I've loved birds forever, since I was a kid and we carried a Golden bird book on every hiking and camping trip.
When I had my own home in the Willamette Valley, I had feeders and birdhouses and kept notes about who visited, and when - here's a 2001 list I put in eBird (x's are used where I didn't indicate a count). I learned to recognize all of the frequent visitors, and bought more and more bird books to help me identify new arrivals and the occasional passer-by.
Then life happened - I got a new job, remarried, moved to a different home... Still loved birds and kept a few feeders, but not the lists and the notes. It wasn't the same.
|Anna's Hummingbird, 2007 Backyard|
Then, four years ago, we found this wonderful home on the Oregon coast -- the only drawback, I thought, was the birds. After all, the only birds on the coast are seagulls (as I told my husband). A year later, not only did I know better, but my brother was in town and out looking at every different one he could see.
A month later, I got myself a camera and a couple new bird books (field guides), joined the Oregon Birders and the Yaquina Birders and Naturalists email listservs and went out to find some of them. I studied the area around our city - looking for birding sites, nature trails and Open Spaces. If you're familiar with my blog, you know about many of the areas (and birds) that I've found (see list at bottom of blog).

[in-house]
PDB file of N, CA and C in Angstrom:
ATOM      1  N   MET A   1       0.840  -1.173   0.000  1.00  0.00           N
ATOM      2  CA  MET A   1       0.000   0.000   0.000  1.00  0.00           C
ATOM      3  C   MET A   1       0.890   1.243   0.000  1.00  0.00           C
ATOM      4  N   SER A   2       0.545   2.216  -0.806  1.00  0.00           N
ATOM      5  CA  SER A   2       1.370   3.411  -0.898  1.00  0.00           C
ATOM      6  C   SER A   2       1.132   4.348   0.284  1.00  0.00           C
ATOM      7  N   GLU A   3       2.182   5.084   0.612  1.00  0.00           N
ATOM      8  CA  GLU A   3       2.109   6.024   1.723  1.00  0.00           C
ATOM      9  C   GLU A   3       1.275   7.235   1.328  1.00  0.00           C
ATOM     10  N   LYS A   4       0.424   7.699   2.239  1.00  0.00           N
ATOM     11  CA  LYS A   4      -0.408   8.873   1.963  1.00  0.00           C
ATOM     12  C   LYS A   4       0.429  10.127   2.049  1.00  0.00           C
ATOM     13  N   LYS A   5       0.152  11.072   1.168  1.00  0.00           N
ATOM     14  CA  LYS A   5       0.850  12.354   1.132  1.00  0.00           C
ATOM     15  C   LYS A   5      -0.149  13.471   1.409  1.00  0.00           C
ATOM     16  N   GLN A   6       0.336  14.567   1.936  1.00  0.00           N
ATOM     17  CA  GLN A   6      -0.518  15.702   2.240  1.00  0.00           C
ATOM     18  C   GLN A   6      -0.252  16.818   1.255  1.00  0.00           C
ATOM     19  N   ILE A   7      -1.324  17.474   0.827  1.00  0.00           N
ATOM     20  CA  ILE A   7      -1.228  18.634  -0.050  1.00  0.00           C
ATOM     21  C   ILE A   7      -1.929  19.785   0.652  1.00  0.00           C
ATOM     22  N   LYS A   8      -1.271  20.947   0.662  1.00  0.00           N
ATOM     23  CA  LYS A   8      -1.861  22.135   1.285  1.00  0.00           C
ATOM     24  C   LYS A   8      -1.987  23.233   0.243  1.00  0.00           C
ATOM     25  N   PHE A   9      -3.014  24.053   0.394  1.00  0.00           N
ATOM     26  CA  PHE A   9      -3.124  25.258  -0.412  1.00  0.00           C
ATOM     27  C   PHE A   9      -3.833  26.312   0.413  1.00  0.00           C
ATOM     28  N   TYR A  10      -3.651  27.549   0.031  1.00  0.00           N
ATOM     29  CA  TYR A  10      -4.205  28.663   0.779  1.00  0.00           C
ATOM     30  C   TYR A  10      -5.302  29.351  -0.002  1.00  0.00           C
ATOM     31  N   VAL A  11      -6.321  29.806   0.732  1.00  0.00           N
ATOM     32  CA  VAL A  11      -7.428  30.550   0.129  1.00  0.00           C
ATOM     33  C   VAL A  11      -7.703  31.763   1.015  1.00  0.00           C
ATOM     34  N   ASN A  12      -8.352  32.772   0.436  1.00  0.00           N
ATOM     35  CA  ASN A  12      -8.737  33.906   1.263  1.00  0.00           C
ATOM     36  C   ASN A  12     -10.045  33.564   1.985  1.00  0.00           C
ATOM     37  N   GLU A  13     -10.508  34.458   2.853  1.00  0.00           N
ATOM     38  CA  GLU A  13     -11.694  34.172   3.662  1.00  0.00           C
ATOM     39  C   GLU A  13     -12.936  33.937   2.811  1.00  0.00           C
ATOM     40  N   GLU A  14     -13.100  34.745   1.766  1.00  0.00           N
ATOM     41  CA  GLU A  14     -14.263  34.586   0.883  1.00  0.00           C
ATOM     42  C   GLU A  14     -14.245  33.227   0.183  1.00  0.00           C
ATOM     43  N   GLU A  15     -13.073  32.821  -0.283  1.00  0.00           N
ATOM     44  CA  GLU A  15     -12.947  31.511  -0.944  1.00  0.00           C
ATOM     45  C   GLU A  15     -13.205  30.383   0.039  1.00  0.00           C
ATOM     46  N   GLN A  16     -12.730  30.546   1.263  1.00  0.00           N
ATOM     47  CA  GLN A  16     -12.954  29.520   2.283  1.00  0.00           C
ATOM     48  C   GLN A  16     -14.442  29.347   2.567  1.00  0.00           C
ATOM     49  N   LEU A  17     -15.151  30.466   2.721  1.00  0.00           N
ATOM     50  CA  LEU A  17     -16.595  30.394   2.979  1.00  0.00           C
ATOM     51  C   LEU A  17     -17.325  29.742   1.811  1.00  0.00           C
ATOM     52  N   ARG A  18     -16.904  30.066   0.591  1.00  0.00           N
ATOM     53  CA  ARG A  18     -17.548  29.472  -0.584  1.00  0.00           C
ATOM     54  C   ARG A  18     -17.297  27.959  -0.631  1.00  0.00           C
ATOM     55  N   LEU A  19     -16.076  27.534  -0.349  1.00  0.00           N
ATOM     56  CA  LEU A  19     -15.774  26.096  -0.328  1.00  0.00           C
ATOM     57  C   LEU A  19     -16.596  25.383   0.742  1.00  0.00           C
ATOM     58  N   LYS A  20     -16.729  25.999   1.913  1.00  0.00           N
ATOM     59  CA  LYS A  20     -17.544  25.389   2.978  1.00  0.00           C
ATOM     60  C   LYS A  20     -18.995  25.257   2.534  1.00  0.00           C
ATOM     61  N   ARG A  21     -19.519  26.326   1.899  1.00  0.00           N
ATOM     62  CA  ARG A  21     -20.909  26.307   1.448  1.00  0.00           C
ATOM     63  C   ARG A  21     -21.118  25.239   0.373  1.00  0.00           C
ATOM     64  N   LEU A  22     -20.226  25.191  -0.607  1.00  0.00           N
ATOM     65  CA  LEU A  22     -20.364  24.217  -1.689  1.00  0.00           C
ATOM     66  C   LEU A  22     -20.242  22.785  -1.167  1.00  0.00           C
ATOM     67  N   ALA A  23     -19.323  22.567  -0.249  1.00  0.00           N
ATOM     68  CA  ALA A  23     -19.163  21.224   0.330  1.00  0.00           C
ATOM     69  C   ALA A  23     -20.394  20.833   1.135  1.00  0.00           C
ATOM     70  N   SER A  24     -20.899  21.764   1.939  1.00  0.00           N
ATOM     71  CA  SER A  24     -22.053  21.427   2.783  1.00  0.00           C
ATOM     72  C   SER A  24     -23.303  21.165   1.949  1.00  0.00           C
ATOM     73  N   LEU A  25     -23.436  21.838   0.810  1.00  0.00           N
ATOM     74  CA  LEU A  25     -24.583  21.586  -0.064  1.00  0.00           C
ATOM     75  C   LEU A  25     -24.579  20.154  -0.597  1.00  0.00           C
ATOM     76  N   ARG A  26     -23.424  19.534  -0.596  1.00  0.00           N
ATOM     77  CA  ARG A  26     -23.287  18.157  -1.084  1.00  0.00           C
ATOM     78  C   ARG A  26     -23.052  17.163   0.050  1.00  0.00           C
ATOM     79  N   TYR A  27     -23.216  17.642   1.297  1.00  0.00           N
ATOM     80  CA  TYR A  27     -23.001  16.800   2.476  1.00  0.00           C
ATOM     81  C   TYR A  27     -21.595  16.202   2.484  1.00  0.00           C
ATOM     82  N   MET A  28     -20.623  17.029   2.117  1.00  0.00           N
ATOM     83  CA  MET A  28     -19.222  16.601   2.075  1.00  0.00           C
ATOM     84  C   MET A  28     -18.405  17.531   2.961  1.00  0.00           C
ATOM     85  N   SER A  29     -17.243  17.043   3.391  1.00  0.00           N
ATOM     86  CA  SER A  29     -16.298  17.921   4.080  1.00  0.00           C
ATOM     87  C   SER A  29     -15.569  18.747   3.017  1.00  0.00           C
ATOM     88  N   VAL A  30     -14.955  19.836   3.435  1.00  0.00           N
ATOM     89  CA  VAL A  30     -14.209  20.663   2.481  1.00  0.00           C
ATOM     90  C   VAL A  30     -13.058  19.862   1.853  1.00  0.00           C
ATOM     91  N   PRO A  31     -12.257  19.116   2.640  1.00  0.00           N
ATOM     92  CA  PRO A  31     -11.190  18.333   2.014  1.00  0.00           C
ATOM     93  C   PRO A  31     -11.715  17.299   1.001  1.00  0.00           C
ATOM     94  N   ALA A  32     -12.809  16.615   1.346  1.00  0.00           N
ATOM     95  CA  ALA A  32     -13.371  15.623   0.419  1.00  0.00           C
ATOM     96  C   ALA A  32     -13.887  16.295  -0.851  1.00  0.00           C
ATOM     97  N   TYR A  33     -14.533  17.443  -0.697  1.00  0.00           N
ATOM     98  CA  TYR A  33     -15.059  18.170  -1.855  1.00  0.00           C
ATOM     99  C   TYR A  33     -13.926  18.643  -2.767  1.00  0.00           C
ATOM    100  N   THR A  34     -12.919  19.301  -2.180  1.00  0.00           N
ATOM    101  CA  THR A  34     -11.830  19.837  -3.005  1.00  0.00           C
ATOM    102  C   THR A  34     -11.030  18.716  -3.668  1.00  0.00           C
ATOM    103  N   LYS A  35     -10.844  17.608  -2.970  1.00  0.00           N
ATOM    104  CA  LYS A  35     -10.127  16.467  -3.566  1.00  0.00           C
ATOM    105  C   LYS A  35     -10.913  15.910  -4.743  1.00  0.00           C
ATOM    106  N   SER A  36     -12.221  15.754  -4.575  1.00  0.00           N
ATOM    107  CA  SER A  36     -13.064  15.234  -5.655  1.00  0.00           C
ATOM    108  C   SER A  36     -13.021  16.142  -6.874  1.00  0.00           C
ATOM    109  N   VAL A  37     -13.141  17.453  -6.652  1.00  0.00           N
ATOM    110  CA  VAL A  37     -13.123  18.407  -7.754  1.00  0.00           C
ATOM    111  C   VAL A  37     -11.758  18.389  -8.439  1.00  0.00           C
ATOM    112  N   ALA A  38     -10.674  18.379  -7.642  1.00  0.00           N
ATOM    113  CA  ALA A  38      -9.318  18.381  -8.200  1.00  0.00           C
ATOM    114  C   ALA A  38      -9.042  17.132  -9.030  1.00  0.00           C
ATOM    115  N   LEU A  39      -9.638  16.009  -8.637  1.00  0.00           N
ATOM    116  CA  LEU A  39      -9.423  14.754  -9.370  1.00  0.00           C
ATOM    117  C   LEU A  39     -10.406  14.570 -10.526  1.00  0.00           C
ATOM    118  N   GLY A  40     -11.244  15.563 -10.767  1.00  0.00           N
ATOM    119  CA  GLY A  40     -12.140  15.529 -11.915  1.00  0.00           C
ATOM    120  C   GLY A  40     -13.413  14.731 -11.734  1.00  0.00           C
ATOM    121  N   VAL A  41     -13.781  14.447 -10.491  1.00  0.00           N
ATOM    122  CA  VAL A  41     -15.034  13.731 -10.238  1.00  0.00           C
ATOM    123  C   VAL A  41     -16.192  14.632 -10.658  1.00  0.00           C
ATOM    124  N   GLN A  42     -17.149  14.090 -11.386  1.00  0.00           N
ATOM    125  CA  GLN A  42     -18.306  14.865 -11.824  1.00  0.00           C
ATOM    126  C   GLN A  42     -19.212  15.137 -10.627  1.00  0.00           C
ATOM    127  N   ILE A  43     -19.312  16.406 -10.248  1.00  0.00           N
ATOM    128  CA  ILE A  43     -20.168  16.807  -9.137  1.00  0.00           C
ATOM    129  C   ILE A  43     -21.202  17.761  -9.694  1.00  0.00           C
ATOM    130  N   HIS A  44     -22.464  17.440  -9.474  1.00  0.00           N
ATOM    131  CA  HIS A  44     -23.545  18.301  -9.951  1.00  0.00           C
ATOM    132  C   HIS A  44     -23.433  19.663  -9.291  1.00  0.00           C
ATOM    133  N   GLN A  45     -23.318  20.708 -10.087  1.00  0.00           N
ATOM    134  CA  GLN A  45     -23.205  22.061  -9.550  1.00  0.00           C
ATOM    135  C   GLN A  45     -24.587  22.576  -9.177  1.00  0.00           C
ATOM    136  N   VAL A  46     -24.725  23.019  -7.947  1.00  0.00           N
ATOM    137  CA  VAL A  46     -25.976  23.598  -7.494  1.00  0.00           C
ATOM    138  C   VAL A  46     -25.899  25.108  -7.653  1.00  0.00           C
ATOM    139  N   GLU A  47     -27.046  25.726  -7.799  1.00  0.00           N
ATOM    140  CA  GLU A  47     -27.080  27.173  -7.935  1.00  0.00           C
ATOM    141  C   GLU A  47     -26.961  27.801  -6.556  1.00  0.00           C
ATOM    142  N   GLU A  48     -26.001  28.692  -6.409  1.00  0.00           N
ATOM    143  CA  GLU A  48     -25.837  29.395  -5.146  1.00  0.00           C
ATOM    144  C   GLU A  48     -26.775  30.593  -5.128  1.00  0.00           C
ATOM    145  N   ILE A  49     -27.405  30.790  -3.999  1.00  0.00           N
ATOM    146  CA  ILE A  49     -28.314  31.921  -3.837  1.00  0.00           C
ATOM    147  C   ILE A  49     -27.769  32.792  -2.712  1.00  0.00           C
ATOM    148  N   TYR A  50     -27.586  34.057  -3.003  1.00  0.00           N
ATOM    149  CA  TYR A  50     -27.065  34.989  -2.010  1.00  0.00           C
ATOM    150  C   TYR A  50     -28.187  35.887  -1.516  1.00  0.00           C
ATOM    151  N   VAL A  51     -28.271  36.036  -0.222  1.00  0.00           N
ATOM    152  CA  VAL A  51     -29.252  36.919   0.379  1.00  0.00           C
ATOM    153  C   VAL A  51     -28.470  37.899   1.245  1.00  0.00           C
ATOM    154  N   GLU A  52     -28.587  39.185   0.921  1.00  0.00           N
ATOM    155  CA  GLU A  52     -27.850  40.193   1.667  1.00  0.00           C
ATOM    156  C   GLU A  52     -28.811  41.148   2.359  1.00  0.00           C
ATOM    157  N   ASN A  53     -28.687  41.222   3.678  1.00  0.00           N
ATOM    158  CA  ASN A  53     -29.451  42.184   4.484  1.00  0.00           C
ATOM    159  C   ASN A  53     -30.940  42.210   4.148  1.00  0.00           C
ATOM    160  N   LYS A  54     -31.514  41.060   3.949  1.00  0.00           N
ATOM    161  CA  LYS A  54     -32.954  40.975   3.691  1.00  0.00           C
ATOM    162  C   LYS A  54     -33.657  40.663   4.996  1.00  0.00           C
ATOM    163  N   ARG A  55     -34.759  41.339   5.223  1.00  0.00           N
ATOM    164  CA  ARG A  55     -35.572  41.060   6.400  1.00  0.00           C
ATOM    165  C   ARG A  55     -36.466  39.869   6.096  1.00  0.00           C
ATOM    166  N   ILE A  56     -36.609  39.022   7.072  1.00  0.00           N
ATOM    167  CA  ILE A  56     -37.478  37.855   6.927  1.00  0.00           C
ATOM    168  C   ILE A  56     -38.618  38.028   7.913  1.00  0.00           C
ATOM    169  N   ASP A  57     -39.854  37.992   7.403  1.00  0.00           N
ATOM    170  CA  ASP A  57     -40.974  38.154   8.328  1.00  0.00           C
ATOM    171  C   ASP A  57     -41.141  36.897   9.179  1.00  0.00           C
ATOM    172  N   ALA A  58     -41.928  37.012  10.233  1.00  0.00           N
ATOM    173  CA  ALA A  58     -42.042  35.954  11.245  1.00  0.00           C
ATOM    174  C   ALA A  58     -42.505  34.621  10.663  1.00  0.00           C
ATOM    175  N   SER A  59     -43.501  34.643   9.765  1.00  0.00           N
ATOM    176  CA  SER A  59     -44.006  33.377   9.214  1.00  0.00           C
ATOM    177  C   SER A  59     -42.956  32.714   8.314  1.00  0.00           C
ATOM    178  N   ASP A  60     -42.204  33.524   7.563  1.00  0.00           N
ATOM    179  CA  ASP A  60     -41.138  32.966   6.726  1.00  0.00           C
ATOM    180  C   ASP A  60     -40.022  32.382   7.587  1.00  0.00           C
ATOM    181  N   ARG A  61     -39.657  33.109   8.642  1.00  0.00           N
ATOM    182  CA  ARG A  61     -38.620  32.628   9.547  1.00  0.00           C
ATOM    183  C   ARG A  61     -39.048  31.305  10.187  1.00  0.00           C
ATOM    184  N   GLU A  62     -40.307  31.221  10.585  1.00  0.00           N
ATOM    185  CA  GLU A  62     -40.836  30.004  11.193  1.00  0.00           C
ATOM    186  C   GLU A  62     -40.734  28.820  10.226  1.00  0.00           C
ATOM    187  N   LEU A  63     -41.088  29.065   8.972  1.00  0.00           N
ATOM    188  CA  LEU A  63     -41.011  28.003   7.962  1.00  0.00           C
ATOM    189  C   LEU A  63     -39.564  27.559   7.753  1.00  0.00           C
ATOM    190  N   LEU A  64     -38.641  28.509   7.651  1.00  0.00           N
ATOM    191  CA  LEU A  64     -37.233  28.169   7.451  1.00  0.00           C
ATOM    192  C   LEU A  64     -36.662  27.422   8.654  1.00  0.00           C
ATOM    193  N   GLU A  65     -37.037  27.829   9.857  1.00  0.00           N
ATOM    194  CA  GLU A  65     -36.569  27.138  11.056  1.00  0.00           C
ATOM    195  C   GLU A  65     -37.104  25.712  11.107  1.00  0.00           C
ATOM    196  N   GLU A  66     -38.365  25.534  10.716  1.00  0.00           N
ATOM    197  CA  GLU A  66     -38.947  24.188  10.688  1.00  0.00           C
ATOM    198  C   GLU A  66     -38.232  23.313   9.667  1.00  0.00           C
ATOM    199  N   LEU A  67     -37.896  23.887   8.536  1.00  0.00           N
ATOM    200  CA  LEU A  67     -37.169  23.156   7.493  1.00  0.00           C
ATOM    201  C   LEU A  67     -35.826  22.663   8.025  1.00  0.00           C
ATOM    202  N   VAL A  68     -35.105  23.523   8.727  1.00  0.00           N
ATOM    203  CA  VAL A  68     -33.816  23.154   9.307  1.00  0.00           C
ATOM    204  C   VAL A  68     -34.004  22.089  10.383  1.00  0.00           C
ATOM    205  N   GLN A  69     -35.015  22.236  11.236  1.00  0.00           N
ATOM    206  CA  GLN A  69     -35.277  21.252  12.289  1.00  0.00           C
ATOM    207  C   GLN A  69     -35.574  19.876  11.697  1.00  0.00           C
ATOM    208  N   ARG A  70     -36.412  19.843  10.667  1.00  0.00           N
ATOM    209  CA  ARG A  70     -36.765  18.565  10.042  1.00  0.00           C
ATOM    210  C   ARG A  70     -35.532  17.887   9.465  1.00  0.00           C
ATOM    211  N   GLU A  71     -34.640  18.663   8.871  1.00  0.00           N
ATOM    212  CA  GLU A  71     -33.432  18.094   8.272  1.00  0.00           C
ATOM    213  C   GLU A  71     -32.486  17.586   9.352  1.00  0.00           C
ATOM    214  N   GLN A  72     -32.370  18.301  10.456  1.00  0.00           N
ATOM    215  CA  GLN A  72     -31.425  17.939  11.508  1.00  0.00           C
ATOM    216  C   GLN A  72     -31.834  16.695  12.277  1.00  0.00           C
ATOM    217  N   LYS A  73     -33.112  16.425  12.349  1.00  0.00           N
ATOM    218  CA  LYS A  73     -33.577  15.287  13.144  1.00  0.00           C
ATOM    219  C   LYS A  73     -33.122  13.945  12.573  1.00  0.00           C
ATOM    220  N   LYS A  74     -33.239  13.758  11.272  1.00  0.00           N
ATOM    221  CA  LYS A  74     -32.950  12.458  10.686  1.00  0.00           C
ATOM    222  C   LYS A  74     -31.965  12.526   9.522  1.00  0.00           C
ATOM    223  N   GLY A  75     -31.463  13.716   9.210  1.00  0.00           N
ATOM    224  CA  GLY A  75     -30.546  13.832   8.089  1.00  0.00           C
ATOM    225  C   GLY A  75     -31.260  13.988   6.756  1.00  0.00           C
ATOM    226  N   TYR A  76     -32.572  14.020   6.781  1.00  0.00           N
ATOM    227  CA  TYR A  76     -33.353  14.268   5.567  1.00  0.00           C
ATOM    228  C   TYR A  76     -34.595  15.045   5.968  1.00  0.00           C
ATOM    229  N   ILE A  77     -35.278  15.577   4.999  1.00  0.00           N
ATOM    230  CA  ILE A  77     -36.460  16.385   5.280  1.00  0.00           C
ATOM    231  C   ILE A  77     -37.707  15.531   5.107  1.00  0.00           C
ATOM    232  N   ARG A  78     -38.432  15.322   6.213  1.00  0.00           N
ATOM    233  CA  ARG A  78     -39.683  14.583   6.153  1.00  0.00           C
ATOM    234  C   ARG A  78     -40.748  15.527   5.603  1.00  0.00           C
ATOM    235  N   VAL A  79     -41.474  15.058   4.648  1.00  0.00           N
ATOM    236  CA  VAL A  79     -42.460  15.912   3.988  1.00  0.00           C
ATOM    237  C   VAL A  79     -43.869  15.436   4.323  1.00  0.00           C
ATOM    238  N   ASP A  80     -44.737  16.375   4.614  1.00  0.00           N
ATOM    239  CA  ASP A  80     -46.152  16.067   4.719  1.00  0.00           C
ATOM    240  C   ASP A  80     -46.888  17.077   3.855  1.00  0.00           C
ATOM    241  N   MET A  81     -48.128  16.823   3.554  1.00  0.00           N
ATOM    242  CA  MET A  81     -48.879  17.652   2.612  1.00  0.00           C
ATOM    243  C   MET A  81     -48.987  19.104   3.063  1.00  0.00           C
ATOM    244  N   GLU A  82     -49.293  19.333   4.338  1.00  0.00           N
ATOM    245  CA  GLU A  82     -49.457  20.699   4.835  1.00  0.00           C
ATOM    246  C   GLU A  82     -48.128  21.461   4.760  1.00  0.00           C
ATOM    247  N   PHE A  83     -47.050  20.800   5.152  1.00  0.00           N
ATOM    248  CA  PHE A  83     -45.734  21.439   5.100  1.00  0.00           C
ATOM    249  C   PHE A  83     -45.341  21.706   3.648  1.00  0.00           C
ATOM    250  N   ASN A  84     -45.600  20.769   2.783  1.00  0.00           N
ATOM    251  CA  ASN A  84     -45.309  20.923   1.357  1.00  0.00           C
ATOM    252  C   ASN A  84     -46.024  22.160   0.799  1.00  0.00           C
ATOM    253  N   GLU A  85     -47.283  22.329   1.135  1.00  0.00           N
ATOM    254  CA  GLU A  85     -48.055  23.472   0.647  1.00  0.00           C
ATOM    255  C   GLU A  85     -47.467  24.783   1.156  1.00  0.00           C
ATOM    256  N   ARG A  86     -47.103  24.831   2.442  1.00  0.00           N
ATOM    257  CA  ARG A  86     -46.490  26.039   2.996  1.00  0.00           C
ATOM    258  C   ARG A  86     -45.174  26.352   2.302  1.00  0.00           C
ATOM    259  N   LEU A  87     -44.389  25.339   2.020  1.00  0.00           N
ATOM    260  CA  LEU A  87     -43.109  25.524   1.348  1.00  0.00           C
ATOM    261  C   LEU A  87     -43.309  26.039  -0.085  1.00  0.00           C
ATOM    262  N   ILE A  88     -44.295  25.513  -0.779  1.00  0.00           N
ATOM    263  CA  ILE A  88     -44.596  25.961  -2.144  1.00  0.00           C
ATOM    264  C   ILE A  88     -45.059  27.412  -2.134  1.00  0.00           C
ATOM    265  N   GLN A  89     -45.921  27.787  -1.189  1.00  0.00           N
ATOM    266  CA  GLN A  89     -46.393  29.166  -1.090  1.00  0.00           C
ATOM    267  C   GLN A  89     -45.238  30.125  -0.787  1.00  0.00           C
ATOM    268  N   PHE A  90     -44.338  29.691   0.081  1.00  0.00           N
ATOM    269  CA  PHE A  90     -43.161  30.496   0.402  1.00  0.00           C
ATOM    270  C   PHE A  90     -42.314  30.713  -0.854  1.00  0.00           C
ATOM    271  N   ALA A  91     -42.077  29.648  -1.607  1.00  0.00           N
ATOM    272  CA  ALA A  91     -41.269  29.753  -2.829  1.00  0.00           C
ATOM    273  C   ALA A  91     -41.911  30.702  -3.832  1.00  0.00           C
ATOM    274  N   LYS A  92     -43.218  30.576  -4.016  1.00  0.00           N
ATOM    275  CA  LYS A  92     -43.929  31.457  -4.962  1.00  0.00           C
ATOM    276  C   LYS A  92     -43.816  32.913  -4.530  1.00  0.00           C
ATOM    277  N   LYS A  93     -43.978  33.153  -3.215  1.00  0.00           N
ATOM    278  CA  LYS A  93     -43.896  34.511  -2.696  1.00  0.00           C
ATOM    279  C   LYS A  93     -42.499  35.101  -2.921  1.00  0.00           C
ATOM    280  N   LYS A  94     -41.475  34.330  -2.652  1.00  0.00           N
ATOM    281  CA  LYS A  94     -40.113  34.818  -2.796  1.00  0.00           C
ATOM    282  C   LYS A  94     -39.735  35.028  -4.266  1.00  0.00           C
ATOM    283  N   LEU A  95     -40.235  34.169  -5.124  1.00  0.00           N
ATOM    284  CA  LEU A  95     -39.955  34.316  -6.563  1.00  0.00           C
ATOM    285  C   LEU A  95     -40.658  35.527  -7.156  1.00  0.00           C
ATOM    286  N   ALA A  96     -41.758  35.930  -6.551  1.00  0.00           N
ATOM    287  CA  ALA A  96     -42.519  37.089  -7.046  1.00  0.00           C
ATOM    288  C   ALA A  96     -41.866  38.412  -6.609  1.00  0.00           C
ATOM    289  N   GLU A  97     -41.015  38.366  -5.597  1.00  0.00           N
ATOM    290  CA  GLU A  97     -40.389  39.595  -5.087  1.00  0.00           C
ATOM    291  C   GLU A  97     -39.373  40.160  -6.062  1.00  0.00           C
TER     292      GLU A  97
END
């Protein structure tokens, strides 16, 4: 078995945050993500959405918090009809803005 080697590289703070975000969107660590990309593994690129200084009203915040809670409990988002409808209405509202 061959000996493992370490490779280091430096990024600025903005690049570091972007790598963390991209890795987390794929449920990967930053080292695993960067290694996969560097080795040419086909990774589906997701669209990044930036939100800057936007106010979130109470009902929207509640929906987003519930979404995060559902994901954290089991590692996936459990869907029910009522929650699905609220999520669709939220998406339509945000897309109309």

I enjoy learning about new birds, I enjoy the process of finding them - I even enjoy it when I don't find any at all. But there are some days when I can't seem to "get" the whole identification thing. Especially the nuances. Gulls and shorebirds are especially tricky (it is reassuring to know that even experts find them tricky). The truth is, I hate not knowing, and even more, I hate being wrong. Reminds me of when I used to take piano lessons - I didn't want to practice, I just wanted to PLAY THE PIANO!
|Selasphorus Hummingbird (Shore Acres)|
So now, my "life list", which doesn't include the birds I saw as a young person, is over 200 bird species. I am moving from Birding 101 to Birding 201. It is exciting, challenging and painful. I exalt over the discovery of a new bird - the joy of accidental discovery is exhilarating! The embarrassment of getting an identification wrong, one I "should" know, is agonizingly painful. And discouraging.
So here I am - excited and discouraged. I know what I had to do to get here.
- What are the next steps?
- What did you do?
- What would you do next?
Share your thoughts with me! I'd love to know.